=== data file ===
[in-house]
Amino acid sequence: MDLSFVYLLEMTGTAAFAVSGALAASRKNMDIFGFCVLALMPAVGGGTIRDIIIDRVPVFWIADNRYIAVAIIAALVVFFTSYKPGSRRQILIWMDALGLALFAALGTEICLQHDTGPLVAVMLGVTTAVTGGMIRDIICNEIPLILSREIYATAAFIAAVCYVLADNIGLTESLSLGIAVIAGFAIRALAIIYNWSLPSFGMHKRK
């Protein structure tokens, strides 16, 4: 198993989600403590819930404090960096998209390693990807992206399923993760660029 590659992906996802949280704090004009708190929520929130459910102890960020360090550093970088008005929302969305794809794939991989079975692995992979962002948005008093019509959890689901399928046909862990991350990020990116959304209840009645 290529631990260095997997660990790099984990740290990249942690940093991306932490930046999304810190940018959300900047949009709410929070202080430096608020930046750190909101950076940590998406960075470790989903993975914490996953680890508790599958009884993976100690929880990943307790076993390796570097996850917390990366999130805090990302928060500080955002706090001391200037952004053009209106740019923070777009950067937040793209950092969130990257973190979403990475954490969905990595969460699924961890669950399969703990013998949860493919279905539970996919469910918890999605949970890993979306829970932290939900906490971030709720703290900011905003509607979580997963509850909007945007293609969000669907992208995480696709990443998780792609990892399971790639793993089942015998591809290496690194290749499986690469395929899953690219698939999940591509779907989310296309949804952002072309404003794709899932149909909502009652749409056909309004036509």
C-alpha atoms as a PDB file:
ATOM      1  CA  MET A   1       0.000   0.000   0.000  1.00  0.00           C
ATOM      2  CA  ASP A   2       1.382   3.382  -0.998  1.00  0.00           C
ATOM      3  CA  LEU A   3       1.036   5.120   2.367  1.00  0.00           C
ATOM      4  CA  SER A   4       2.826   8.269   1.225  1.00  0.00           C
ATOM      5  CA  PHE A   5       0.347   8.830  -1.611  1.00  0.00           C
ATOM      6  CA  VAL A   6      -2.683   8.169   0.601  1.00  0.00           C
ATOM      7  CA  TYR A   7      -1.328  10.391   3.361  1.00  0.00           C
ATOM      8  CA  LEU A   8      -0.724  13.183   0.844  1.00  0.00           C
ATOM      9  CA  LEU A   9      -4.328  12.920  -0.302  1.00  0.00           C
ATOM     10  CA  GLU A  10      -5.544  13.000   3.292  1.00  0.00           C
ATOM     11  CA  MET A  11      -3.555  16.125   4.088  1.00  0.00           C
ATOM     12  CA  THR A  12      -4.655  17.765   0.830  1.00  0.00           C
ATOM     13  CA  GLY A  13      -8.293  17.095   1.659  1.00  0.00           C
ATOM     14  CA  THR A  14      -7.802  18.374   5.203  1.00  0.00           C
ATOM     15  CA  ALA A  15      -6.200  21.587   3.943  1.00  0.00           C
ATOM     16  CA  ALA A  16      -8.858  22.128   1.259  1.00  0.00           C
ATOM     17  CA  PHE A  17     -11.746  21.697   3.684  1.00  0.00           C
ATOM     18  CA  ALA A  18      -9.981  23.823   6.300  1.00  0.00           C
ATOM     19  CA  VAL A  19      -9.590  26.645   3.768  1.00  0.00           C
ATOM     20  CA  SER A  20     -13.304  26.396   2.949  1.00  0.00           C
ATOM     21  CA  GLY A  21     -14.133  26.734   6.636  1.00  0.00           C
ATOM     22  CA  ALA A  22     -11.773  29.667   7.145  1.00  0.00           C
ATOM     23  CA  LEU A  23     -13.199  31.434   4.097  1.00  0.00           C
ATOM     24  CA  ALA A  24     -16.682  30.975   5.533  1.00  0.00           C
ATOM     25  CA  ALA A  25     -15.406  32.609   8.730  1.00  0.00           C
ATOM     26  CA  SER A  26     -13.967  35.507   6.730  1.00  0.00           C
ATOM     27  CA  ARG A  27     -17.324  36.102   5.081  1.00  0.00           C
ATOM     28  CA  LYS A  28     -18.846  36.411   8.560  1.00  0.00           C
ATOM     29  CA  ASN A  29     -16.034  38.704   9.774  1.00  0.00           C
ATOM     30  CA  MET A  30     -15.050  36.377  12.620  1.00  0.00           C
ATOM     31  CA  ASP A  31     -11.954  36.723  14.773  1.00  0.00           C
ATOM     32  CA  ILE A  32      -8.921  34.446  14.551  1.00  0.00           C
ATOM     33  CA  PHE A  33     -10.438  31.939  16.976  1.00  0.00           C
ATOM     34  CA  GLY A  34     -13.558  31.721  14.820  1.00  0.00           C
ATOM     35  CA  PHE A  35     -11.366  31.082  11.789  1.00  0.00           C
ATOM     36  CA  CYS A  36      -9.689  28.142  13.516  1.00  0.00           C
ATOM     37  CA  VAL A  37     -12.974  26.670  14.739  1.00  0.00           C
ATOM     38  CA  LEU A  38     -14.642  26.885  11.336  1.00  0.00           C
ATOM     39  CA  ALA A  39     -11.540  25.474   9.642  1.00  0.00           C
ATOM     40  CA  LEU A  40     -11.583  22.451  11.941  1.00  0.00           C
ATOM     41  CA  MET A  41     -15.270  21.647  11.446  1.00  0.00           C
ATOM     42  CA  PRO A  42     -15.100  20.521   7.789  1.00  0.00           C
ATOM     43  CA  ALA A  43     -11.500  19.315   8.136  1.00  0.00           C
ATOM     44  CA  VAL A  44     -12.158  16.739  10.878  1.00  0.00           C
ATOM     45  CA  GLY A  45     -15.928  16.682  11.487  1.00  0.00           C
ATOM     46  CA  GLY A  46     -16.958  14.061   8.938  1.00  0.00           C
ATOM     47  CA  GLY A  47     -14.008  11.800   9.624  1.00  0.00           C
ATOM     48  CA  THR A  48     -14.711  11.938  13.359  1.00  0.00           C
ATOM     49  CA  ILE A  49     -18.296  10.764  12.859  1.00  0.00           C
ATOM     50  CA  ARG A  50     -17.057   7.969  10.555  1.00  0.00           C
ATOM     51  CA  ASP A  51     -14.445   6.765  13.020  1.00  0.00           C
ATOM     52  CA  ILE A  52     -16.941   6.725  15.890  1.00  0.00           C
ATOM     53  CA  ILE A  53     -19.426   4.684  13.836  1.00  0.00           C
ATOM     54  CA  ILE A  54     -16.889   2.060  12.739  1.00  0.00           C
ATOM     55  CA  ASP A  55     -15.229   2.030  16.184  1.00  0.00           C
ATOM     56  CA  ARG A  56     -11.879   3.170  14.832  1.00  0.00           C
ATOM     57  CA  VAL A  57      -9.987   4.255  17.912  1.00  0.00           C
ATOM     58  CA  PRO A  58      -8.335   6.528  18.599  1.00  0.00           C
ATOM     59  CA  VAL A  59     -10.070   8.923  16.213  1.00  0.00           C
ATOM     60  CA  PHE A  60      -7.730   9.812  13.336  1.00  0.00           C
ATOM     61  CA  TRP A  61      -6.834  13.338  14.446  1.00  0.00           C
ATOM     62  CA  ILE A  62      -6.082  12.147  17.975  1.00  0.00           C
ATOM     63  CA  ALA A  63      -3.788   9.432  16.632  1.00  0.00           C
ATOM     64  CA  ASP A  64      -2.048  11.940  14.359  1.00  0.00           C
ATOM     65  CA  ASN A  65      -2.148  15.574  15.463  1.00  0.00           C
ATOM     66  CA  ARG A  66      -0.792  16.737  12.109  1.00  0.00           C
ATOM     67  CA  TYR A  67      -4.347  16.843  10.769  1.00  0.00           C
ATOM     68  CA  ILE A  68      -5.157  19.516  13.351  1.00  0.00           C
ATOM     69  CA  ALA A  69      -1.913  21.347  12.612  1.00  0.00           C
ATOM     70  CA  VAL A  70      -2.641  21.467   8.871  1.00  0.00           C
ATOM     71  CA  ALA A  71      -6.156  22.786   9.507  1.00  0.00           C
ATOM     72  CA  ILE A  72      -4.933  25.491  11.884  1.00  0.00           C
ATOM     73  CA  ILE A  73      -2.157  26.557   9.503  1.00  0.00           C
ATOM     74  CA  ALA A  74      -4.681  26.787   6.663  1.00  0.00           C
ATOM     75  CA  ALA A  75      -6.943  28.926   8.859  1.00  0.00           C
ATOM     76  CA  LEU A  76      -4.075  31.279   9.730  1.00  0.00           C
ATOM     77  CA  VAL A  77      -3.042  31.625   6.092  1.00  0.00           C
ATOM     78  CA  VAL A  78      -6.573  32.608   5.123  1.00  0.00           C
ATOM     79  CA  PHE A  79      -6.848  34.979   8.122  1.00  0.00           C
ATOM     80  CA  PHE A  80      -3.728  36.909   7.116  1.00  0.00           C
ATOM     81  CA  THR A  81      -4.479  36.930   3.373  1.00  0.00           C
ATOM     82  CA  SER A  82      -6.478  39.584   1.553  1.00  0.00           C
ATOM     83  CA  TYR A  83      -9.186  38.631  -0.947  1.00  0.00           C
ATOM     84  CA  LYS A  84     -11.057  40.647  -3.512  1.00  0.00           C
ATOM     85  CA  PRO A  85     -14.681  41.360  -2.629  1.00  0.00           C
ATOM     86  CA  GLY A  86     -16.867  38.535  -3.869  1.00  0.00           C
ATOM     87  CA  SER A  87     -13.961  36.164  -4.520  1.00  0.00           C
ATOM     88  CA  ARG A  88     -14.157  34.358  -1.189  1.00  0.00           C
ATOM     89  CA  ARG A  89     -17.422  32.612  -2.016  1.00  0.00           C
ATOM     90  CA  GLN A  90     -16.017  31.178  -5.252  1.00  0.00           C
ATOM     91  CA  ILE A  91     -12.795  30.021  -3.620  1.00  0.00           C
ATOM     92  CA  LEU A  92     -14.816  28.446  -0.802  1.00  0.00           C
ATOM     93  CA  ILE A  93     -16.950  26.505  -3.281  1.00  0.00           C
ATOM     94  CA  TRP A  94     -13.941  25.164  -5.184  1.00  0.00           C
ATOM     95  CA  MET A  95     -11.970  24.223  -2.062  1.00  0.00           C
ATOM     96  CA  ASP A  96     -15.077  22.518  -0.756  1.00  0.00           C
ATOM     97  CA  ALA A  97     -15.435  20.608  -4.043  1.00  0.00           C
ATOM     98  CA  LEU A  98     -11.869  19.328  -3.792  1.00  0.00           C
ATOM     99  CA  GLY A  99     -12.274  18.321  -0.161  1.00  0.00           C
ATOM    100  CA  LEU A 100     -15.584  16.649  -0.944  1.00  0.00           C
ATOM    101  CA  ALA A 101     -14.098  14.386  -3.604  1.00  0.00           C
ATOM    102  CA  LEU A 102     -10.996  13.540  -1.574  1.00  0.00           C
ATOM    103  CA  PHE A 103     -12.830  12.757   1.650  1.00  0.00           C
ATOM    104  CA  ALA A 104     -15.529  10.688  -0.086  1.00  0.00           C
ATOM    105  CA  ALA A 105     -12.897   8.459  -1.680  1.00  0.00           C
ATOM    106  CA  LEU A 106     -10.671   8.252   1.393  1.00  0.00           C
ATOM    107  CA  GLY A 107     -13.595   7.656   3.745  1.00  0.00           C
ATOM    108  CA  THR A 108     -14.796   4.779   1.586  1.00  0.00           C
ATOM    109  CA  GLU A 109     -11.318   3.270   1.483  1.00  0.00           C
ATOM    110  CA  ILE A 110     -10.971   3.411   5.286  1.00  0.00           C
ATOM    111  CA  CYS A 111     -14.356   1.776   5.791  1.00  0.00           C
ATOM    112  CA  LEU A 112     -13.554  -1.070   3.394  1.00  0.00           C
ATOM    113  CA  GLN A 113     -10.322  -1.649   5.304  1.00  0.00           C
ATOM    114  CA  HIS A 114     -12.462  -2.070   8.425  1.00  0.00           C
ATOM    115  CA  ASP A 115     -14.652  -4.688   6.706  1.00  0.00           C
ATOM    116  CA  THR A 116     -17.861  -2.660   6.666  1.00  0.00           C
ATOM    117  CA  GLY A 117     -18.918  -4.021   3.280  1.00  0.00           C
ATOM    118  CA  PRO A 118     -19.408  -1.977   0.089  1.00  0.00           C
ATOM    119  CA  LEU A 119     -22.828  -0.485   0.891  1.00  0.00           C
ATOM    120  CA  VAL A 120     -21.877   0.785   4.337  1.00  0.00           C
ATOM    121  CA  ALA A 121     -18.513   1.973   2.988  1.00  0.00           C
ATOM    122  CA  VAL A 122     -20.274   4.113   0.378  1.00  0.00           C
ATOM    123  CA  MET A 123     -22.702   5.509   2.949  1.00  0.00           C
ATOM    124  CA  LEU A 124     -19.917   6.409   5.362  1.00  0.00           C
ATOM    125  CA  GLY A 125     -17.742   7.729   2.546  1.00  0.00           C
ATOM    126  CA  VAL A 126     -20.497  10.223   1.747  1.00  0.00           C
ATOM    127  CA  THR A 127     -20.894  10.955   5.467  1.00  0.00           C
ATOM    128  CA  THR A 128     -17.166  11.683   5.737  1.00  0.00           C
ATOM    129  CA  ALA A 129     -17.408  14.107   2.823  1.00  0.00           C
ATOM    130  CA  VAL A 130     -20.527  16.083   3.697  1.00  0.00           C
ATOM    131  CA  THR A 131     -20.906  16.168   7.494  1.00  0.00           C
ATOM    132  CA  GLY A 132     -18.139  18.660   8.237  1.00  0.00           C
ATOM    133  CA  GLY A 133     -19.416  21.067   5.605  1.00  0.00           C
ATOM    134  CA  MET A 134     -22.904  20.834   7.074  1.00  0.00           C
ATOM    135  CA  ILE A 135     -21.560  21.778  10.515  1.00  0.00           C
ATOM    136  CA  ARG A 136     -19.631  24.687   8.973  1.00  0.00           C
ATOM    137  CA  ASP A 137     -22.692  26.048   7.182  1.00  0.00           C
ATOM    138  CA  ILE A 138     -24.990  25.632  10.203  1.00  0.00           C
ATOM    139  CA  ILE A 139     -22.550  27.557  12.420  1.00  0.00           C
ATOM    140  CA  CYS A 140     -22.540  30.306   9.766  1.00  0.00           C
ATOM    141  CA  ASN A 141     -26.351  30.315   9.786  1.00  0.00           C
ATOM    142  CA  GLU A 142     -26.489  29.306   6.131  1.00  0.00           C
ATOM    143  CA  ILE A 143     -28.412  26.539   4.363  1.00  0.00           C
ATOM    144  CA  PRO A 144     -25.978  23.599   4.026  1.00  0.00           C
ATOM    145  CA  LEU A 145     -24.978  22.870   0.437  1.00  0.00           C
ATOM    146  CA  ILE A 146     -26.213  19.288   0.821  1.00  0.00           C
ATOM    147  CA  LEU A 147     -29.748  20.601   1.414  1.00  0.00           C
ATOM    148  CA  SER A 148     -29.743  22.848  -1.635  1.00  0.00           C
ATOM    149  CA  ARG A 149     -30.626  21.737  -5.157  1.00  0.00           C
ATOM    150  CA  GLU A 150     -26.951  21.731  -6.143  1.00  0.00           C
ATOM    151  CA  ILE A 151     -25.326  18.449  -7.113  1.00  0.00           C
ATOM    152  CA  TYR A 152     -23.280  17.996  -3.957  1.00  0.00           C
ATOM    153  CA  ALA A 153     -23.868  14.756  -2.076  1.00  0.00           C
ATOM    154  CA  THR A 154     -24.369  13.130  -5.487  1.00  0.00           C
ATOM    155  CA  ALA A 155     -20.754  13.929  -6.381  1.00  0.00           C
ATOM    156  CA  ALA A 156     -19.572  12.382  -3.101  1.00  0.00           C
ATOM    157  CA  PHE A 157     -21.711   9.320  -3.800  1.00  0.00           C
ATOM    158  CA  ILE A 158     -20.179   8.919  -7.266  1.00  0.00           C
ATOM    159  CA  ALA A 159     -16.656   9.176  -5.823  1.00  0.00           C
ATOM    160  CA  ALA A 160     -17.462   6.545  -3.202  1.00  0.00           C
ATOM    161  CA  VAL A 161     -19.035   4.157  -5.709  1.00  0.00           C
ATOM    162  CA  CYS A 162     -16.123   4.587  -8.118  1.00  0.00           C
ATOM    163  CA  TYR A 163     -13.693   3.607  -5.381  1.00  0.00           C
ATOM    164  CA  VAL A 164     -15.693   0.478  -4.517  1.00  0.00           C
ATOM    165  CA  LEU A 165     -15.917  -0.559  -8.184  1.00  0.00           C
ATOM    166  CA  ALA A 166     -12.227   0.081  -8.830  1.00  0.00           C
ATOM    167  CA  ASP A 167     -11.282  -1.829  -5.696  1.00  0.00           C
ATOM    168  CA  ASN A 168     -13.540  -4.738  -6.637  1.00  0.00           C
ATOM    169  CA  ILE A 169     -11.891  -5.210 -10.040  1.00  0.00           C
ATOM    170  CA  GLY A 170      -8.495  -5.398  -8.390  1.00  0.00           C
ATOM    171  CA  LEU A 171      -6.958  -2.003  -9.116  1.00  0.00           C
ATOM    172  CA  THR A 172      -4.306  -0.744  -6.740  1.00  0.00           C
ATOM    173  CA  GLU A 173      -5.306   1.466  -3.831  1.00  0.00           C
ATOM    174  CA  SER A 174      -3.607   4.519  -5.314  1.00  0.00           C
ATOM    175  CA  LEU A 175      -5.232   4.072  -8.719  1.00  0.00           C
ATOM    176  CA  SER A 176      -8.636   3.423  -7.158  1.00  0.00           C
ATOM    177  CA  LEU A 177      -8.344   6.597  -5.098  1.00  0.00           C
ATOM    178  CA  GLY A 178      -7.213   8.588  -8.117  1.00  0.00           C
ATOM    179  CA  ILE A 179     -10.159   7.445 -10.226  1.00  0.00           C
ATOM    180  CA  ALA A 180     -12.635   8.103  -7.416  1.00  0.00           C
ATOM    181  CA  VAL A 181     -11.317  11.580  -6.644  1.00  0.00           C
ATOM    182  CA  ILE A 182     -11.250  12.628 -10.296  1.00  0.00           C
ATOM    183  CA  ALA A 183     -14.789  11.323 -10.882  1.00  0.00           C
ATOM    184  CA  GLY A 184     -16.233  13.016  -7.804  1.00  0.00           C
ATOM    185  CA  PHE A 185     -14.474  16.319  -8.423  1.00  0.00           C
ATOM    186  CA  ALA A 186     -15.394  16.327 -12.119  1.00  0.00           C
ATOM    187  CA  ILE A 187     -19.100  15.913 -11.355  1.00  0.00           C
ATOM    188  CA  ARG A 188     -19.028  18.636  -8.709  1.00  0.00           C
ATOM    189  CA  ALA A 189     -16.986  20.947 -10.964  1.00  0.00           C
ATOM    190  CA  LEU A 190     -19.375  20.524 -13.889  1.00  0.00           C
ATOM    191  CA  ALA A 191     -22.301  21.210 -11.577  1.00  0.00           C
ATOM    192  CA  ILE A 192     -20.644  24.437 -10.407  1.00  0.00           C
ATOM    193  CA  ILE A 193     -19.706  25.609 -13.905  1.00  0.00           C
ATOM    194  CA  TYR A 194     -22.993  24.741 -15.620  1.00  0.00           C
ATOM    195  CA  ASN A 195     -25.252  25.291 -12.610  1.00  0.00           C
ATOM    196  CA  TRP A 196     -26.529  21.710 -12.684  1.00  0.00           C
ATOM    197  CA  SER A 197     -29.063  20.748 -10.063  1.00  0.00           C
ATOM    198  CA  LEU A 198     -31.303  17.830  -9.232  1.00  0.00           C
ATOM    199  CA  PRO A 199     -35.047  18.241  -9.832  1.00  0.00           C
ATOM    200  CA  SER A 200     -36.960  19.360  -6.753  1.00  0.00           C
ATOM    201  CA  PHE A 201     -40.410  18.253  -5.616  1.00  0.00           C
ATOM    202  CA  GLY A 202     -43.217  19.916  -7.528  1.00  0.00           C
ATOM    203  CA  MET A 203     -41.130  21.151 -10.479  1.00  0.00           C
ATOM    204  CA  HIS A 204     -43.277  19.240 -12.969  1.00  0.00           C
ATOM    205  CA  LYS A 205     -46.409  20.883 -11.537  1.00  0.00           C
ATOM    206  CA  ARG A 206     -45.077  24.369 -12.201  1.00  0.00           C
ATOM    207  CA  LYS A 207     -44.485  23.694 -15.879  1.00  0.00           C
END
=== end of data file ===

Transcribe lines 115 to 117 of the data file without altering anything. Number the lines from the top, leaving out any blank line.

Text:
ATOM    111  CA  CYS A 111     -14.356   1.776   5.791  1.00  0.00           C
ATOM    112  CA  LEU A 112     -13.554  -1.070   3.394  1.00  0.00           C
ATOM    113  CA  GLN A 113     -10.322  -1.649   5.304  1.00  0.00           C